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Thread: Can I use microseconds in the Tone function with Teensy 3.1?

  1. #1

    Can I use microseconds in the Tone function with Teensy 3.1?

    I'd like to run a 38kHz tone on an output pin.
    I know I can do it this way, but it isn't optimal:

    tone(1, 38000); // Begin the tone
    delayMicroseconds(300);
    noTone(1); // manually stop it


    How can I use microseconds using the tone function?

    tone(1, 38000, ???); // Begin a tone which automatically stops after 300us

  2. #2
    Senior Member+ defragster's Avatar
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    Does that function for you? Thread title suggests you are not sure - though text says it can.
    How critical is the duration? The following may overrun if the code later in the loop() starts doing much. In which case you could stop looping in advance and then delay the remaining time.

    You could record the time when you start the tone and then on each loop see if the desired time has elapsed and either noTone(1) then or continue until is has elapsed.

    File / Examples / Digital / BlinkWithoutDelay : shows an example of this, you'd have to adjust that code - taking out the LED toggle and if you don't want it to come on as soon as it goes off add code to not trigger until whatever condition is met, or just recode it to swap the tone for the output and the tone would cycle on>off and repeat.
    Last edited by defragster; 06-04-2015 at 07:11 AM.

  3. #3
    Duration is critical, and the 300us pulse is followed by 4 others.

    I am looking to pass microseconds into the tone function, but it accepts only millis:
    Code:
    tone(1, 38000, 300)
    will give a 300 millisecond, 38kHz modulated pulse.

    Is there a way to have it accept micros, or should I just live with a delayMicroseconds(300) between tone and noTone?

  4. #4
    Senior Member+ defragster's Avatar
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    That 3rd Param is millis it seems.

    If timing is critical and you have nothing else to do (in loop at the same time) then you should be able to (almost) trust that to work while you wait.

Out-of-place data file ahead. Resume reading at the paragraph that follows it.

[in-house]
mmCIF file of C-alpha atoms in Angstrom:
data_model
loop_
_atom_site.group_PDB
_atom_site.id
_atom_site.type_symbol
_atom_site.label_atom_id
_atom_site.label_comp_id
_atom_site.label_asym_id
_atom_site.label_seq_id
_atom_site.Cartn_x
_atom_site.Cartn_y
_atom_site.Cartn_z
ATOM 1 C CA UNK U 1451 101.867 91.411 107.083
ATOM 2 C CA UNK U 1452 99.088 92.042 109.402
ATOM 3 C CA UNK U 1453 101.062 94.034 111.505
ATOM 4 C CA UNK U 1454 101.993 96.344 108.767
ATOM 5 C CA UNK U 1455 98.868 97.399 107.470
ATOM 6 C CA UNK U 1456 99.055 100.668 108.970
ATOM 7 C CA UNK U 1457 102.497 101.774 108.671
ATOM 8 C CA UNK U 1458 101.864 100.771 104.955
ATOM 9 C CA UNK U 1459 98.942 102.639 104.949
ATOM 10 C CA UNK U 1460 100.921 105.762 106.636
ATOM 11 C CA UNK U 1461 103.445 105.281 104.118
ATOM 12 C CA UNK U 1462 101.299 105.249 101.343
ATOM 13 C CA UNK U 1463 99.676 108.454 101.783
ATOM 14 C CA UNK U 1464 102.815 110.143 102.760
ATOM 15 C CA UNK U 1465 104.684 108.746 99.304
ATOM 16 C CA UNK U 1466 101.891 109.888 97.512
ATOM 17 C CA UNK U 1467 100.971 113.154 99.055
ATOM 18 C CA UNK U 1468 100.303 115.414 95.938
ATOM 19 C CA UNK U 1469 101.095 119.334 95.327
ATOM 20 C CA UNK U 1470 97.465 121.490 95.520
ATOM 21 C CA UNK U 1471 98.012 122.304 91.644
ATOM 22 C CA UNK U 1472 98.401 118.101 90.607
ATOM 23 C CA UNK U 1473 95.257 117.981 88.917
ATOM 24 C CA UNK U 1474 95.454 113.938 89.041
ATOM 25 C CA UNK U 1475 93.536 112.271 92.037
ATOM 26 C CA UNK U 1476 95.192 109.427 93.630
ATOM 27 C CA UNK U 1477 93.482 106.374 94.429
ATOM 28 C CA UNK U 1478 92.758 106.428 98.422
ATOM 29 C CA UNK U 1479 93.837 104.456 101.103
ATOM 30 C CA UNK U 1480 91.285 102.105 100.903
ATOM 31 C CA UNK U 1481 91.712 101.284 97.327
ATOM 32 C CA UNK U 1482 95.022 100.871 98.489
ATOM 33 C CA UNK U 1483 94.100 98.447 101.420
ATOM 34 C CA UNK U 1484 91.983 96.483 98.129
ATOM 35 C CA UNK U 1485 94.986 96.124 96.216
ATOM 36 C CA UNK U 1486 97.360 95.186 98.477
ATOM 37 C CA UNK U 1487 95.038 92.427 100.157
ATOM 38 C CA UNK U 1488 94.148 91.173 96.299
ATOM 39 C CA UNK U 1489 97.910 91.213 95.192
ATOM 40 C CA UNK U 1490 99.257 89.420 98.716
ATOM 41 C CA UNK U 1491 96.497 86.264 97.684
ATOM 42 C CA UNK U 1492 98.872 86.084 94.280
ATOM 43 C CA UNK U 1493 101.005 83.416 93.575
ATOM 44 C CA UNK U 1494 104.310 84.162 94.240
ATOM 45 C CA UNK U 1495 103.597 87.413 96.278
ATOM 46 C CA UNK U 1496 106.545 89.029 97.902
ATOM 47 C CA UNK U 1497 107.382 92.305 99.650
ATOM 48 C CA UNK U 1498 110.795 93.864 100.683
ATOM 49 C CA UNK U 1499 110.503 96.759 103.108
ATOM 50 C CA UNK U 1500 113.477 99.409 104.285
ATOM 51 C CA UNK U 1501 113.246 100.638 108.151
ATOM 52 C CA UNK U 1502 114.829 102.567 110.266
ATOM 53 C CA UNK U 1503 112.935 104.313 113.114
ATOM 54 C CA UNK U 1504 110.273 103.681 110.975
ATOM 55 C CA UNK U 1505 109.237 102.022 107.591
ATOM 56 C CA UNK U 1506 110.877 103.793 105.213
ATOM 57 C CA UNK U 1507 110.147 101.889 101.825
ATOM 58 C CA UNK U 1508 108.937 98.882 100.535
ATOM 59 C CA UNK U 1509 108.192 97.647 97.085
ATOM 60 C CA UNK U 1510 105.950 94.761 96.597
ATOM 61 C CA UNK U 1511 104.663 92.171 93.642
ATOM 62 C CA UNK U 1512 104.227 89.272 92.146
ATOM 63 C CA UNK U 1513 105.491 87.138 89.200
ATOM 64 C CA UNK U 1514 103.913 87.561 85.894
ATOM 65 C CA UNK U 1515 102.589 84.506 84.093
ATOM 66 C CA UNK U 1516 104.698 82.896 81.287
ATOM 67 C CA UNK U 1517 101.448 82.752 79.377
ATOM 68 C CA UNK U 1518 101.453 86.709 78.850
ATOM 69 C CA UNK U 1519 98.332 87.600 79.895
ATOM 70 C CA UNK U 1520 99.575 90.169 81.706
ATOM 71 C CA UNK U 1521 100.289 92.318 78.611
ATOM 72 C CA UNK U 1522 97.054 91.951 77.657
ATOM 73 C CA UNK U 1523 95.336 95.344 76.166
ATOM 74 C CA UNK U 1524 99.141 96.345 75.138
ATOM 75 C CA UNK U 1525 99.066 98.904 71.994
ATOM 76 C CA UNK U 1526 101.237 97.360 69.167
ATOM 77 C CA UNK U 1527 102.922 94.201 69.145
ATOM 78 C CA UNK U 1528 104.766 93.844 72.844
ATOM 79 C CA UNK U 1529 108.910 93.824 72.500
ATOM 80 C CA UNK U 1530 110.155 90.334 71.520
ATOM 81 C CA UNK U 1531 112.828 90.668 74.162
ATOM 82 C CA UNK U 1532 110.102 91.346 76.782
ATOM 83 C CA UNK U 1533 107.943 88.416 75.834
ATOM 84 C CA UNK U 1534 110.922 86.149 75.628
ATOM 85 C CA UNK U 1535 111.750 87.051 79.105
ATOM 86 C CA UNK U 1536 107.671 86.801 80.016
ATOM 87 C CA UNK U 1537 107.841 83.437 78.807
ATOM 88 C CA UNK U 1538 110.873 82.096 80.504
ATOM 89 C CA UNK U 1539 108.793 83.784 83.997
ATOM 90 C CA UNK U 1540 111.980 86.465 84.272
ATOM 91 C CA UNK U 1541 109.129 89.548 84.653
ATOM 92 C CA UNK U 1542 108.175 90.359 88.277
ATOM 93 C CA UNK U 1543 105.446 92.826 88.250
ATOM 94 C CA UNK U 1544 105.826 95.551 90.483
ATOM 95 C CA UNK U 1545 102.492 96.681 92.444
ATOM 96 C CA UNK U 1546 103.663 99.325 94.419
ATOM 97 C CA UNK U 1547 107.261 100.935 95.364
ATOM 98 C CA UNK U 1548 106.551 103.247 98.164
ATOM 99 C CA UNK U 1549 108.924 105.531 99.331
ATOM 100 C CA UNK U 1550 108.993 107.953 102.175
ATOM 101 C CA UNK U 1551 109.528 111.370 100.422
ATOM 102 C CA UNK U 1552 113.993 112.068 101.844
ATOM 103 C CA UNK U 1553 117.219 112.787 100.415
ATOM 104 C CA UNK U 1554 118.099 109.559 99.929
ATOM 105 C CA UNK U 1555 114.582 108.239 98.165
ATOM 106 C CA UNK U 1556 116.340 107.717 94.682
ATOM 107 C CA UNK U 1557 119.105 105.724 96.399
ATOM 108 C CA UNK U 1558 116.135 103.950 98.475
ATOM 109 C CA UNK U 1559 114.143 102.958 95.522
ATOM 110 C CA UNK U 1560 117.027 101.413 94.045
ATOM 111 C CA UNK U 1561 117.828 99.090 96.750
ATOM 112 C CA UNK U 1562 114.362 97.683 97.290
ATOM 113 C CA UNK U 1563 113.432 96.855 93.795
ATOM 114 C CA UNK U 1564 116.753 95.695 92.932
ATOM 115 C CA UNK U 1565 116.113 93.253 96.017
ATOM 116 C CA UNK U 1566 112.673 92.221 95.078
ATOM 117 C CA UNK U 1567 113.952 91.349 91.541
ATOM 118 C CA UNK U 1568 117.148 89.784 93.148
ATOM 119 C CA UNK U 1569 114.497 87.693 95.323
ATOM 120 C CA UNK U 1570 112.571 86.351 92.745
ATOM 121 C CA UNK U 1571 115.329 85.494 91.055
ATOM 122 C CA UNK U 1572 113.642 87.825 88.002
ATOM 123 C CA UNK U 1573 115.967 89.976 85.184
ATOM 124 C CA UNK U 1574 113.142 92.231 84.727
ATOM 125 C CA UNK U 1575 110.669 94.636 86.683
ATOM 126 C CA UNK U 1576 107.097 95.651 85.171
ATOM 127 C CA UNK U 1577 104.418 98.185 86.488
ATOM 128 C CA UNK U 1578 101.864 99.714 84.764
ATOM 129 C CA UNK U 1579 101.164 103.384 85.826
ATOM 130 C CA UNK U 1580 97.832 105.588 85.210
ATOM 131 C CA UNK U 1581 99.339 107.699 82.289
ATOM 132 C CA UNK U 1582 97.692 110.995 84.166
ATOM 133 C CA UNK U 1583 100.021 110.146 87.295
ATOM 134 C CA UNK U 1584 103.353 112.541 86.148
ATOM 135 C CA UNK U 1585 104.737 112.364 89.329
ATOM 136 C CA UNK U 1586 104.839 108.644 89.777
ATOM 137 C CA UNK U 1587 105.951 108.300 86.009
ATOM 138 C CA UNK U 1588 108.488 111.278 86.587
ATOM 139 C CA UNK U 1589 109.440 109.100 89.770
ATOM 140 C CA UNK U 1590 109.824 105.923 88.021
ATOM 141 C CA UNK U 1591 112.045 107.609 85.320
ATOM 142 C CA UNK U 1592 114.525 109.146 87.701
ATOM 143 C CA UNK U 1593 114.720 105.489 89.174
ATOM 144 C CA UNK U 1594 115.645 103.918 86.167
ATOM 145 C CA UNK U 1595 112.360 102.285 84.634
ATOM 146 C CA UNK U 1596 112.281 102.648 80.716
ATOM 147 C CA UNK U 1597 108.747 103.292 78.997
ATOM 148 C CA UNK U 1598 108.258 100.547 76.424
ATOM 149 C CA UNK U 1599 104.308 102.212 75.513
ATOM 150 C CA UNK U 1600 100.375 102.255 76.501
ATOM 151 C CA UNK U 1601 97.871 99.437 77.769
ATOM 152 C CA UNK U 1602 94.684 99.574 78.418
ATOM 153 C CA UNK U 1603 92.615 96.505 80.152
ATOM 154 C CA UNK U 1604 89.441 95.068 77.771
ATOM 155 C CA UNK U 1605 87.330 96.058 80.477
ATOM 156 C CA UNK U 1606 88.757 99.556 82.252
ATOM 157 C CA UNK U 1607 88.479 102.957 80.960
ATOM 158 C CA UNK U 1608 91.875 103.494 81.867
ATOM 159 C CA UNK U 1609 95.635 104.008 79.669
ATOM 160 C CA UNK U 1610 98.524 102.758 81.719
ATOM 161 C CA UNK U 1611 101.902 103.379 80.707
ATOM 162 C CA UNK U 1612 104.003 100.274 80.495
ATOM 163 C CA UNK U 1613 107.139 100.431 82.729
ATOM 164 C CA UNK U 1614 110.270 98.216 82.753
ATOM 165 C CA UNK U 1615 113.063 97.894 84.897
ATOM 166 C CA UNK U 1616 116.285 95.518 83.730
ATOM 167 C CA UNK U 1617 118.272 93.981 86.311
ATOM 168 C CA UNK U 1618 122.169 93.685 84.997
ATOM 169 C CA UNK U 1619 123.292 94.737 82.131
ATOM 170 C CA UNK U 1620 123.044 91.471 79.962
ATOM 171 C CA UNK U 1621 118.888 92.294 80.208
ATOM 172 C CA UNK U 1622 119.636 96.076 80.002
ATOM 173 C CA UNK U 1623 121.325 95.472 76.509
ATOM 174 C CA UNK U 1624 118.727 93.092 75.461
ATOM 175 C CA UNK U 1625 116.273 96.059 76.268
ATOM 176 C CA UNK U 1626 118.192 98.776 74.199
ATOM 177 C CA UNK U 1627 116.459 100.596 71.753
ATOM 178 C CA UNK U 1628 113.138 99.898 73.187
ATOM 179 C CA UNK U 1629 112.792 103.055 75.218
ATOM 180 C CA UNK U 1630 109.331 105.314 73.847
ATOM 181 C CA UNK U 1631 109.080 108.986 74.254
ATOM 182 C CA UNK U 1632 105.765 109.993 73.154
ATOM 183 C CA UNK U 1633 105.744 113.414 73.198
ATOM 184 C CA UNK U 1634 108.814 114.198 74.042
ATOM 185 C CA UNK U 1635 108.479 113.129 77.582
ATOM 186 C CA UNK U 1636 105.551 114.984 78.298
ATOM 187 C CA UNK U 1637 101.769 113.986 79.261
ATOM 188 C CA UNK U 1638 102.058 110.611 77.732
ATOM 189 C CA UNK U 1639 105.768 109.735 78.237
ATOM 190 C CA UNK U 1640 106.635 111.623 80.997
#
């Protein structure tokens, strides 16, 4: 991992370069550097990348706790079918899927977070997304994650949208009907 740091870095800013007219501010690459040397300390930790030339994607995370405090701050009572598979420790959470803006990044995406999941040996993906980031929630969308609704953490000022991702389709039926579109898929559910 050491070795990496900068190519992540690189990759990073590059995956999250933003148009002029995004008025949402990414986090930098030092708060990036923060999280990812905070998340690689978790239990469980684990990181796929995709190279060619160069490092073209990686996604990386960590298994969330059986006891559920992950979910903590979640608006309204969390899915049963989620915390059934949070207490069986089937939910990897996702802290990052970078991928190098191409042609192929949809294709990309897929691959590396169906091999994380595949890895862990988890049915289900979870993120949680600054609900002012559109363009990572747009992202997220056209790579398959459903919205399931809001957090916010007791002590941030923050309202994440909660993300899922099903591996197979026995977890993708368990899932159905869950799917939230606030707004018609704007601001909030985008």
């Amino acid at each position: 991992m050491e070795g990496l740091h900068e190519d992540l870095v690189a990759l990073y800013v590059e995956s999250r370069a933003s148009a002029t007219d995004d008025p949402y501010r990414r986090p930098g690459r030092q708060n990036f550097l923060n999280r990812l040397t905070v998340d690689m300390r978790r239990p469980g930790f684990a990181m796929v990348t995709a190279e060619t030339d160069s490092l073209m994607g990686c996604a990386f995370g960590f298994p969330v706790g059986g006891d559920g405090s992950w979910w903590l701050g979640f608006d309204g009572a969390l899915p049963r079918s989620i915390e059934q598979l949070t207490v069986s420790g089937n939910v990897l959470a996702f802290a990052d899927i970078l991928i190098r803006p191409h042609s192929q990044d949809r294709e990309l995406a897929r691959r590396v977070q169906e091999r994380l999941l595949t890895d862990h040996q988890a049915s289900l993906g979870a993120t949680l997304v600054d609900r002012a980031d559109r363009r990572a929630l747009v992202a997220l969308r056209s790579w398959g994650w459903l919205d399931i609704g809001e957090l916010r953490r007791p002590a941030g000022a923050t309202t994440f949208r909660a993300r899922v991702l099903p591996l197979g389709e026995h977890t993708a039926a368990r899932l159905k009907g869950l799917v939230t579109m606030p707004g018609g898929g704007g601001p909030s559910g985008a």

Any effort at a solution like BlinkWithoutDelay could have you doing something else when you should be stopping the tone, unless you build in a safe buffer period and then wait out the difference.

    I have seen the delayMicroseconds() run over 1 or more ticks when I tried to record the micros() before and after calling it so you might look to test that for your interval. Test against 300 and see what you see - I just tested and typically 33 report differences of 302-304 out of 100 trials, with half again that many at 301 which could be rounding error and function call time. I added the second loop below that manually watches the time and it hits 301 (rarely 302) 1000 times in 592,210. I compiled for T_3.1 at 96 MHz optimized.

    You should do your own while() loop watching the micros() tick away might be better, as long as you don't get a math error when micros() rolls over to zero - I'm confirming the code below now.

    Code:
      
      ulong mStart, mStop;
      int jj = 0;
      for ( int ii = 0; ii < 100; ii++ ) {
        mStart = micros();
        delayMicroseconds( 300 );
        mStop = micros();
        if ( 301 < (mStop - mStart) ) {
          Serial.println(mStop - mStart);
          jj++;
        }
      }
      Serial.println(jj);
    
      jj = 0;
      for ( int ii = 0; ii < 100; ii++ ) {
        mStart = micros();
        while ( 300 + mStart > micros() ) ;
        mStop = micros();
        if ( 300 != (mStop - mStart) ) {
          Serial.println(mStop - mStart);
          jj++;
        }
      }
      Serial.println(jj);

  5. #5
    Thanks! I'll give it a shot.

    The only thing that might happen is that I receive a pulse from on a different pin during my 38kHz modulated pulse.

    That incoming pulse would take precedence, so I'll just check it between my outgoing pulse quintet. I'll use your timing routine to measure how long it take to measure the incoming pin, and deduct that time from my delay during (or between) emitted pulses.

  6. #6
    Senior Member+ defragster's Avatar
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    That second loop is what you want then and in the EMPTY WHILE : "while ( 300 + mStart > micros() ) ;"

    When needed you can monitor the INPUT from the other pin by expanding that. Checking that will get precedence and may over run the loop depending on what your test consists of? You'll have some coding to handle that pin and yet finish the current tone that would have been started as commented below. I can confirm that this timing loop BREAKS when the value of micros() rolls over as written.

    Code:
        mStart = micros();
        // start 38kHz tone here
        while ( 300 + mStart > micros() ) {
            // Monitor for incoming tone here
            // wait for time to expire on the 38kHz tone
        }
        // stop 38kHz tone here
        mStop = micros();
        if ( 300 != (mStop - mStart) ) {
          Serial.println(mStop - mStart);
          jj++;
        }
    Last edited by defragster; 06-04-2015 at 10:55 PM. Reason: [CODE] replaced [QUOTE]

  7. #7
    Bingo. Works like a champ. Thanks!

  8. #8
    Senior Member+ defragster's Avatar
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    Awesome - glad it works!

    It'll screw up when micros rolls over as above - the "ulong mStart, mStop;" needs to be "uint mStart, mStop;"

    Actually it screws up 300 us before the rollover with ulong until after it rolls over.

    Rollover will hit every : 1 hour, 11 minutes, 34.967295 seconds

    Even then going to uint's I saw one fail right at the boundary and the 300 interval timed out after 1us.

    Paul posted once there is a right and simple way to have it work . . . not sure what the deal is . . .

  9. #9
    Senior Member PaulStoffregen's Avatar